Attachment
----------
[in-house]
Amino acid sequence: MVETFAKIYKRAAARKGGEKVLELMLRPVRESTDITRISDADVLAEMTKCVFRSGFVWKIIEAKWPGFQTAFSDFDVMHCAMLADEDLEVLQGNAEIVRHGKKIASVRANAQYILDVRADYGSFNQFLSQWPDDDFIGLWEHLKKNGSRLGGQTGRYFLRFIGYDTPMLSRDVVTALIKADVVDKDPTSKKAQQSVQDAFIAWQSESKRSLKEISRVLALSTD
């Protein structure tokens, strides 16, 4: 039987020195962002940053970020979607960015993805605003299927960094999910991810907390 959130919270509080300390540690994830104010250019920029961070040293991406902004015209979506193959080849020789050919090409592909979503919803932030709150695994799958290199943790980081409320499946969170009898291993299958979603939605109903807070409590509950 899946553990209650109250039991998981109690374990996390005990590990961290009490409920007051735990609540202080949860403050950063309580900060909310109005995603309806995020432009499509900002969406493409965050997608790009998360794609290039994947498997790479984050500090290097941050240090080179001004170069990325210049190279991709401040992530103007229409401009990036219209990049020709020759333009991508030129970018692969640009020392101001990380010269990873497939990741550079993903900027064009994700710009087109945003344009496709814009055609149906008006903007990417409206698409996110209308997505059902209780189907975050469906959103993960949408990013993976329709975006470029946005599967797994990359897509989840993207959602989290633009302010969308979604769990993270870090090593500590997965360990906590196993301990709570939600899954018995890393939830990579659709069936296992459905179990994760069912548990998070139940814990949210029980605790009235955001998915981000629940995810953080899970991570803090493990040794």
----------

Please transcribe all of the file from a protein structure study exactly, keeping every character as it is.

[in-house]
Amino acid sequence: MVETFAKIYKRAAARKGGEKVLELMLRPVRESTDITRISDADVLAEMTKCVFRSGFVWKIIEAKWPGFQTAFSDFDVMHCAMLADEDLEVLQGNAEIVRHGKKIASVRANAQYILDVRADYGSFNQFLSQWPDDDFIGLWEHLKKNGSRLGGQTGRYFLRFIGYDTPMLSRDVVTALIKADVVDKDPTSKKAQQSVQDAFIAWQSESKRSLKEISRVLALSTD
């Protein structure tokens, strides 16, 4: 039987020195962002940053970020979607960015993805605003299927960094999910991810907390 959130919270509080300390540690994830104010250019920029961070040293991406902004015209979506193959080849020789050919090409592909979503919803932030709150695994799958290199943790980081409320499946969170009898291993299958979603939605109903807070409590509950 899946553990209650109250039991998981109690374990996390005990590990961290009490409920007051735990609540202080949860403050950063309580900060909310109005995603309806995020432009499509900002969406493409965050997608790009998360794609290039994947498997790479984050500090290097941050240090080179001004170069990325210049190279991709401040992530103007229409401009990036219209990049020709020759333009991508030129970018692969640009020392101001990380010269990873497939990741550079993903900027064009994700710009087109945003344009496709814009055609149906008006903007990417409206698409996110209308997505059902209780189907975050469906959103993960949408990013993976329709975006470029946005599967797994990359897509989840993207959602989290633009302010969308979604769990993270870090090593500590997965360990906590196993301990709570939600899954018995890393939830990579659709069936296992459905179990994760069912548990998070139940814990949210029980605790009235955001998915981000629940995810953080899970991570803090493990040794």